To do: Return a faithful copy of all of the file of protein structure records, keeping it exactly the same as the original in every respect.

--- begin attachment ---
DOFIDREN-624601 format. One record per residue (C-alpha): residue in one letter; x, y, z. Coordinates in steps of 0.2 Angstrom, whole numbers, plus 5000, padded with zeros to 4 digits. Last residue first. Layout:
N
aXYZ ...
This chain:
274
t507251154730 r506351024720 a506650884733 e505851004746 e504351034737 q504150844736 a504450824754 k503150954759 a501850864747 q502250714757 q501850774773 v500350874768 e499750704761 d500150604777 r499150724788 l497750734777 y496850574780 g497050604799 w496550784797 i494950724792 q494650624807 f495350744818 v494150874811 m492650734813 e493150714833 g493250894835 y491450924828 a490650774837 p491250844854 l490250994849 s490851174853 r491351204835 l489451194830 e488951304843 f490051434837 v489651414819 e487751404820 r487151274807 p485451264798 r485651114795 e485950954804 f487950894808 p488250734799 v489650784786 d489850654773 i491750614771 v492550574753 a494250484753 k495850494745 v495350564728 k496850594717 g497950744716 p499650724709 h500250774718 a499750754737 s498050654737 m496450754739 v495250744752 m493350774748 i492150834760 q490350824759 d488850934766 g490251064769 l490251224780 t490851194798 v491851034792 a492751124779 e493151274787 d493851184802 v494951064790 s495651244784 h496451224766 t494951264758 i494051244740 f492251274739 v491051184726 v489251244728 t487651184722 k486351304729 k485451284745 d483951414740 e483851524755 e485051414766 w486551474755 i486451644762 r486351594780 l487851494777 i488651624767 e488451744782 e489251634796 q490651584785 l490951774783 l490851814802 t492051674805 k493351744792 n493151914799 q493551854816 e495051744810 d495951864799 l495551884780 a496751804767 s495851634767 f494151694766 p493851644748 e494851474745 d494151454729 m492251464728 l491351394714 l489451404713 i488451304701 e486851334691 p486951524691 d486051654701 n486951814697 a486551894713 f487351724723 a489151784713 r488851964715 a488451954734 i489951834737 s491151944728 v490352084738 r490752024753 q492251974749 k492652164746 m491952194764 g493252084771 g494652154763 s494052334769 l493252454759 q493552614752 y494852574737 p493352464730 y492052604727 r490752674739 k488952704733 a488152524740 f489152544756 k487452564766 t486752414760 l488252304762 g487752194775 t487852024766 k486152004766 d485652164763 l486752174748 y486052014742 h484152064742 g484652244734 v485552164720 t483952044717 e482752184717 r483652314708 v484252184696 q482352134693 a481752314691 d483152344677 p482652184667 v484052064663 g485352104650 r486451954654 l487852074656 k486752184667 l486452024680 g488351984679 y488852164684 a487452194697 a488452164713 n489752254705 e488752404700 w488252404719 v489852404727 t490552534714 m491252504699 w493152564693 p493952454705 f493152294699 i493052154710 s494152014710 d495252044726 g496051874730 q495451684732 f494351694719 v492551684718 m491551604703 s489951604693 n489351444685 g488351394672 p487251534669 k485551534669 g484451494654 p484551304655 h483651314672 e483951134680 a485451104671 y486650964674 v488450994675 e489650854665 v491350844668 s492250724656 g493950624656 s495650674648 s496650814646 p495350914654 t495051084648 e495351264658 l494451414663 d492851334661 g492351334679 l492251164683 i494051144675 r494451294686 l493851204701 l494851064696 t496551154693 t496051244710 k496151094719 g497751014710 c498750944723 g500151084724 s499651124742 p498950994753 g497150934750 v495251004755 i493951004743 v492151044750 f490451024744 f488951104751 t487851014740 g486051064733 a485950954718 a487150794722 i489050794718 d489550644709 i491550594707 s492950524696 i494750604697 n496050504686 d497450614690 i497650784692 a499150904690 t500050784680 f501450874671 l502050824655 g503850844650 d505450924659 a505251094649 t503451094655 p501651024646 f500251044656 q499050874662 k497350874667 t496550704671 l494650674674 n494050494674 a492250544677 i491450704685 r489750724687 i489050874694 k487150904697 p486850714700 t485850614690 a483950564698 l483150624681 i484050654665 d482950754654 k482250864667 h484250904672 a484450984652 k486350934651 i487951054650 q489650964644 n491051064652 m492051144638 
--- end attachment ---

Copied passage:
DOFIDREN-624601 format. One record per residue (C-alpha): residue in one letter; x, y, z. Coordinates in steps of 0.2 Angstrom, whole numbers, plus 5000, padded with zeros to 4 digits. Last residue first. Layout:
N
aXYZ ...
This chain:
274
t507251154730 r506351024720 a506650884733 e505851004746 e504351034737 q504150844736 a504450824754 k503150954759 a501850864747 q502250714757 q501850774773 v500350874768 e499750704761 d500150604777 r499150724788 l497750734777 y496850574780 g497050604799 w496550784797 i494950724792 q494650624807 f495350744818 v494150874811 m492650734813 e493150714833 g493250894835 y491450924828 a490650774837 p491250844854 l490250994849 s490851174853 r491351204835 l489451194830 e488951304843 f490051434837 v489651414819 e487751404820 r487151274807 p485451264798 r485651114795 e485950954804 f487950894808 p488250734799 v489650784786 d489850654773 i491750614771 v492550574753 a494250484753 k495850494745 v495350564728 k496850594717 g497950744716 p499650724709 h500250774718 a499750754737 s498050654737 m496450754739 v495250744752 m493350774748 i492150834760 q490350824759 d488850934766 g490251064769 l490251224780 t490851194798 v491851034792 a492751124779 e493151274787 d493851184802 v494951064790 s495651244784 h496451224766 t494951264758 i494051244740 f492251274739 v491051184726 v489251244728 t487651184722 k486351304729 k485451284745 d483951414740 e483851524755 e485051414766 w486551474755 i486451644762 r486351594780 l487851494777 i488651624767 e488451744782 e489251634796 q490651584785 l490951774783 l490851814802 t492051674805 k493351744792 n493151914799 q493551854816 e495051744810 d495951864799 l495551884780 a496751804767 s495851634767 f494151694766 p493851644748 e494851474745 d494151454729 m492251464728 l491351394714 l489451404713 i488451304701 e486851334691 p486951524691 d486051654701 n486951814697 a486551894713 f487351724723 a489151784713 r488851964715 a488451954734 i489951834737 s491151944728 v490352084738 r490752024753 q492251974749 k492652164746 m491952194764 g493252084771 g494652154763 s494052334769 l493252454759 q493552614752 y494852574737 p493352464730 y492052604727 r490752674739 k488952704733 a488152524740 f489152544756 k487452564766 t486752414760 l488252304762 g487752194775 t487852024766 k486152004766 d485652164763 l486752174748 y486052014742 h484152064742 g484652244734 v485552164720 t483952044717 e482752184717 r483652314708 v484252184696 q482352134693 a481752314691 d483152344677 p482652184667 v484052064663 g485352104650 r486451954654 l487852074656 k486752184667 l486452024680 g488351984679 y488852164684 a487452194697 a488452164713 n489752254705 e488752404700 w488252404719 v489852404727 t490552534714 m491252504699 w493152564693 p493952454705 f493152294699 i493052154710 s494152014710 d495252044726 g496051874730 q495451684732 f494351694719 v492551684718 m491551604703 s489951604693 n489351444685 g488351394672 p487251534669 k485551534669 g484451494654 p484551304655 h483651314672 e483951134680 a485451104671 y486650964674 v488450994675 e489650854665 v491350844668 s492250724656 g493950624656 s495650674648 s496650814646 p495350914654 t495051084648 e495351264658 l494451414663 d492851334661 g492351334679 l492251164683 i494051144675 r494451294686 l493851204701 l494851064696 t496551154693 t496051244710 k496151094719 g497751014710 c498750944723 g500151084724 s499651124742 p498950994753 g497150934750 v495251004755 i493951004743 v492151044750 f490451024744 f488951104751 t487851014740 g486051064733 a485950954718 a487150794722 i489050794718 d489550644709 i491550594707 s492950524696 i494750604697 n496050504686 d497450614690 i497650784692 a499150904690 t500050784680 f501450874671 l502050824655 g503850844650 d505450924659 a505251094649 t503451094655 p501651024646 f500251044656 q499050874662 k497350874667 t496550704671 l494650674674 n494050494674 a492250544677 i491450704685 r489750724687 i489050874694 k487150904697 p486850714700 t485850614690 a483950564698 l483150624681 i484050654665 d482950754654 k482250864667 h484250904672 a484450984652 k486350934651 i487951054650 q489650964644 n491051064652 m492051144638 